Saturday, September 11, 2004

Elections and the Political Imagination

From Snarkmarket's "Can I Be Secretary of Expectations?": Robin Sloan notes (following Matthew Yglesias) that political elections revolve around the gap between real and imaginary accomplishments, i.e., the difference between what someone has done and what they say they will do.

In an electoral democracy, this is in some sense inescapable: anytime you're considering a candidate who isn't the incumbent, all you can consider are their imaginary achievements, by projecting their political promises, personal character, and past actions in a different filed or position onto their potential future performance.

The incumbent's advantage is always that he or she already has the job. This is why elections -- especially presidential elections -- often turn out to be a referendum on the current office holder's performance -- or, referencing Louis Menand and myself, the performance of the country, or even that of the voter themselves. When things have been going badly, the principle of hope offered by a political challenger, especially hope for positive change, can be a very powerful (and positive) thing. Or you could put the Nazis into power; it works both ways.

An incumbent, then, especially in difficult times, needs to conquer the imaginative space of the electorate. This is the best way of outflanking the challenge posed by an incumbent -- any incumbent. When tough times hit California, Gray Davis responded in a practical, no-nonsense fashion, raising taxes and cutting spending. Voters wanted someone, anyone else, and wound up picking the candidate who (to put it nicely) had the most to offer the imagination.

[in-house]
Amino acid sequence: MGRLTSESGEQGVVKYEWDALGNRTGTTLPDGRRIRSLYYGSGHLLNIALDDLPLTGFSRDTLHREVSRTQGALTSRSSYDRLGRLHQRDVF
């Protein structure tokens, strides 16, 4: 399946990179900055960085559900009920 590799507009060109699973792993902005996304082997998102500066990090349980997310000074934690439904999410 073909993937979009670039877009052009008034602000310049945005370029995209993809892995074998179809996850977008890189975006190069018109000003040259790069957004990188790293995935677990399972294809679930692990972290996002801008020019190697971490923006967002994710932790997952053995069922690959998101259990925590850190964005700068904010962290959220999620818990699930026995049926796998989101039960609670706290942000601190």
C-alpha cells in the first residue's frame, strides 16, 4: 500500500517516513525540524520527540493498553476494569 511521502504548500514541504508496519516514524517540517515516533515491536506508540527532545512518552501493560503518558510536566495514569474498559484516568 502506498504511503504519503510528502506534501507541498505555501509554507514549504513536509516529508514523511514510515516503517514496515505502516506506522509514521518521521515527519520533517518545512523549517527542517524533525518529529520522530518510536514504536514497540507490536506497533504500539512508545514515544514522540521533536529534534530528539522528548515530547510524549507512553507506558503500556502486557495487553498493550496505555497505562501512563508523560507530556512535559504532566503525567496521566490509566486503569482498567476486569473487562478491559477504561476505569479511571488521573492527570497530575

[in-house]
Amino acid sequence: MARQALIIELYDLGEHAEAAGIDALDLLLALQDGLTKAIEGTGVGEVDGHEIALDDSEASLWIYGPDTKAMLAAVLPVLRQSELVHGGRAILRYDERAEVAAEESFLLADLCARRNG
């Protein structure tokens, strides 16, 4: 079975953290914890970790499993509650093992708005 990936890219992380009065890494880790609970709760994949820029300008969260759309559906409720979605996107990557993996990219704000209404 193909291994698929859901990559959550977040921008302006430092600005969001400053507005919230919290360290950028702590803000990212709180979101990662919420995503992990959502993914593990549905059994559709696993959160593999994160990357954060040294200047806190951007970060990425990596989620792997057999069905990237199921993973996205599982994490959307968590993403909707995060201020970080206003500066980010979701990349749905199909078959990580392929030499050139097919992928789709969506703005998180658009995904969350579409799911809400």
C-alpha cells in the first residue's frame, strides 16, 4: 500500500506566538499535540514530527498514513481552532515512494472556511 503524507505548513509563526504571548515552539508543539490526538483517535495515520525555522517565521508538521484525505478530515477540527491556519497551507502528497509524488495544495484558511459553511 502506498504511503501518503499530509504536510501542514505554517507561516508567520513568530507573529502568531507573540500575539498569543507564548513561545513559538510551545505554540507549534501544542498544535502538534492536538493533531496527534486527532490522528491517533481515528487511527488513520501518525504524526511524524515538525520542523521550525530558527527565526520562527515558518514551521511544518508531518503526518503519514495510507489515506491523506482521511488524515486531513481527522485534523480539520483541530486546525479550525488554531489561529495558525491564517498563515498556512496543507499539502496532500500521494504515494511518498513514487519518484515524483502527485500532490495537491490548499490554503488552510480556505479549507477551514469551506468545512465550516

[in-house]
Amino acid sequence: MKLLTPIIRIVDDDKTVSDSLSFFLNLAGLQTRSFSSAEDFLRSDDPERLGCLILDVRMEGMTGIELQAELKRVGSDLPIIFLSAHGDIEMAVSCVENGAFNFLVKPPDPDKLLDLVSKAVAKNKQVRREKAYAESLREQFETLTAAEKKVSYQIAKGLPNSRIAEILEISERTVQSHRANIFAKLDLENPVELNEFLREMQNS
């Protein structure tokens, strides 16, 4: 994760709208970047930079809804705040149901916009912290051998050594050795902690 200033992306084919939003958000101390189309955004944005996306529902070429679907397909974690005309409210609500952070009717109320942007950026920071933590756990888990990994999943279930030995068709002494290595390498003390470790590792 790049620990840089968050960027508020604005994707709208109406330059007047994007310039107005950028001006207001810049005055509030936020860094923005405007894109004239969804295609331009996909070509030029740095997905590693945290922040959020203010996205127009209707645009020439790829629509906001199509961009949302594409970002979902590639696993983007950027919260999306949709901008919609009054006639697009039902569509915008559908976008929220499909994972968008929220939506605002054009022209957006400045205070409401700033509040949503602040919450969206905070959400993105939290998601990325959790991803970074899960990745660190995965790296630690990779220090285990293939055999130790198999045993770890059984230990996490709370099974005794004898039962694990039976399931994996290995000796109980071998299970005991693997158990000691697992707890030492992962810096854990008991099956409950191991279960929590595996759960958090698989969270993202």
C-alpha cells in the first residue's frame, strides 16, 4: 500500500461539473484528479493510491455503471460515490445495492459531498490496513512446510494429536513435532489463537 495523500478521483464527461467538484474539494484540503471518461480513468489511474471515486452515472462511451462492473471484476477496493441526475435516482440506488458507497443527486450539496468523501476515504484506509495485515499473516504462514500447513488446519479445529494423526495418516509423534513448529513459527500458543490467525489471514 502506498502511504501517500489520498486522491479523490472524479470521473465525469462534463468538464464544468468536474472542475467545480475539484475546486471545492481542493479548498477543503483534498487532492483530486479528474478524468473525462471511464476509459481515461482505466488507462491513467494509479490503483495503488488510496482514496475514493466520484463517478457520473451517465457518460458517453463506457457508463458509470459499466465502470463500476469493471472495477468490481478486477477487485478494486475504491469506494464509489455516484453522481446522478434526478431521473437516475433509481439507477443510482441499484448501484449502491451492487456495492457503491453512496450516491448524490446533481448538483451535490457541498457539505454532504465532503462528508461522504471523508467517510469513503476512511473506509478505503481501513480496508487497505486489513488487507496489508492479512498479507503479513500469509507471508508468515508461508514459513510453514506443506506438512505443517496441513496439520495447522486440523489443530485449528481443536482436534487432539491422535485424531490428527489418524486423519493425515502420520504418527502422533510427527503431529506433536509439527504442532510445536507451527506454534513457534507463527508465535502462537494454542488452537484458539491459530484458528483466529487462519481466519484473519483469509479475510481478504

This is the mistake pundits made when trying to generalize the California recall to the 2004 presidential election. When times are tough, people don't turn to Republicans or throw out the incumbent. They pick the candidate who appeals to their imagination, to their hope that tomorrow might be a better day. They pick Reagan over Carter, Clinton over George H.W. Bush, and (probably) W over Kerry. For the Democrats, picking Kerry over Dean or Edwards was an isolated blip, a moment of self-doubt and misguided Puritan moderation. In the name of electability, they picked a man who lacked the imaginative appeal to ever be elected.


Anonymous said...

Oh gawd, you're so right, and it's so scary. It's too bad cowboys are more appealing to the imagination than bookworms. (At least for most :P)


Gavin said...

Of course, Kerry's victory reflects the reality that primary elections and general elections are two very fifferent beasts. In the primary, Kerry's "electability" may well have been his defining virtue over Dean. Ironic, then, that Dean's appeal to a particular imagaination, and thus his "inelectability," may well have given him an edge over Bush that Kerry seems to lack.

I have not yet, however, given up all hope. Bush didn't win the last election. Perhaps he won't win this one either.